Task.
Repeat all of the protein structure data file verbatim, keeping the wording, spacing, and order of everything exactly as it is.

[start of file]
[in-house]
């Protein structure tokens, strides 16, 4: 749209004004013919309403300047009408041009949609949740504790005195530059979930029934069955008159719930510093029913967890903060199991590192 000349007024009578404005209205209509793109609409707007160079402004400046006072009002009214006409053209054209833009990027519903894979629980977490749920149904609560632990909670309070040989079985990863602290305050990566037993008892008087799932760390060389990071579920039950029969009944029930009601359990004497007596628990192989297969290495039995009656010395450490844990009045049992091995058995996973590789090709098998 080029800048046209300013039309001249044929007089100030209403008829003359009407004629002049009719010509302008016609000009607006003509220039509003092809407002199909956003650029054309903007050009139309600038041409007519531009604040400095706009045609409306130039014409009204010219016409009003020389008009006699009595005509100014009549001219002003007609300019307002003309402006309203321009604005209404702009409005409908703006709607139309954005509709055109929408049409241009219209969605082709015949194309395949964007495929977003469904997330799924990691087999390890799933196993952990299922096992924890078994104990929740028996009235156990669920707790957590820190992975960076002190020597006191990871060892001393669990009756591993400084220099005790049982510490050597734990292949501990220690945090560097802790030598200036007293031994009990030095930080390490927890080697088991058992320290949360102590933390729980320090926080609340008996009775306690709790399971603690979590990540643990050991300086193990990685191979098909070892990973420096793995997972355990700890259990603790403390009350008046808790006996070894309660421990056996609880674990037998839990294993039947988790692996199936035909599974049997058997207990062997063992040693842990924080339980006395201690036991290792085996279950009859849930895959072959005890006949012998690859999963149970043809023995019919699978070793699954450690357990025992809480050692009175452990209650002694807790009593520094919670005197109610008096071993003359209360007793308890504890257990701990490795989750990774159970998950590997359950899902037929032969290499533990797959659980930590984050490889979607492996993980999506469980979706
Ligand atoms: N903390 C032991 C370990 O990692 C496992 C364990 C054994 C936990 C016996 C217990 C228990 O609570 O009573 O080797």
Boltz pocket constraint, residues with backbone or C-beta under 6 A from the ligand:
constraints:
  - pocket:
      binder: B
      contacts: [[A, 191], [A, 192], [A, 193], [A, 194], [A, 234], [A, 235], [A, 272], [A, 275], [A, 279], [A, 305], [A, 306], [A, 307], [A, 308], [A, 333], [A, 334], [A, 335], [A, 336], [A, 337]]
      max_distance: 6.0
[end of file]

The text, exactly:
[in-house]
């Protein structure tokens, strides 16, 4: 749209004004013919309403300047009408041009949609949740504790005195530059979930029934069955008159719930510093029913967890903060199991590192 000349007024009578404005209205209509793109609409707007160079402004400046006072009002009214006409053209054209833009990027519903894979629980977490749920149904609560632990909670309070040989079985990863602290305050990566037993008892008087799932760390060389990071579920039950029969009944029930009601359990004497007596628990192989297969290495039995009656010395450490844990009045049992091995058995996973590789090709098998 080029800048046209300013039309001249044929007089100030209403008829003359009407004629002049009719010509302008016609000009607006003509220039509003092809407002199909956003650029054309903007050009139309600038041409007519531009604040400095706009045609409306130039014409009204010219016409009003020389008009006699009595005509100014009549001219002003007609300019307002003309402006309203321009604005209404702009409005409908703006709607139309954005509709055109929408049409241009219209969605082709015949194309395949964007495929977003469904997330799924990691087999390890799933196993952990299922096992924890078994104990929740028996009235156990669920707790957590820190992975960076002190020597006191990871060892001393669990009756591993400084220099005790049982510490050597734990292949501990220690945090560097802790030598200036007293031994009990030095930080390490927890080697088991058992320290949360102590933390729980320090926080609340008996009775306690709790399971603690979590990540643990050991300086193990990685191979098909070892990973420096793995997972355990700890259990603790403390009350008046808790006996070894309660421990056996609880674990037998839990294993039947988790692996199936035909599974049997058997207990062997063992040693842990924080339980006395201690036991290792085996279950009859849930895959072959005890006949012998690859999963149970043809023995019919699978070793699954450690357990025992809480050692009175452990209650002694807790009593520094919670005197109610008096071993003359209360007793308890504890257990701990490795989750990774159970998950590997359950899902037929032969290499533990797959659980930590984050490889979607492996993980999506469980979706
Ligand atoms: N903390 C032991 C370990 O990692 C496992 C364990 C054994 C936990 C016996 C217990 C228990 O609570 O009573 O080797």
Boltz pocket constraint, residues with backbone or C-beta under 6 A from the ligand:
constraints:
  - pocket:
      binder: B
      contacts: [[A, 191], [A, 192], [A, 193], [A, 194], [A, 234], [A, 235], [A, 272], [A, 275], [A, 279], [A, 305], [A, 306], [A, 307], [A, 308], [A, 333], [A, 334], [A, 335], [A, 336], [A, 337]]
      max_distance: 6.0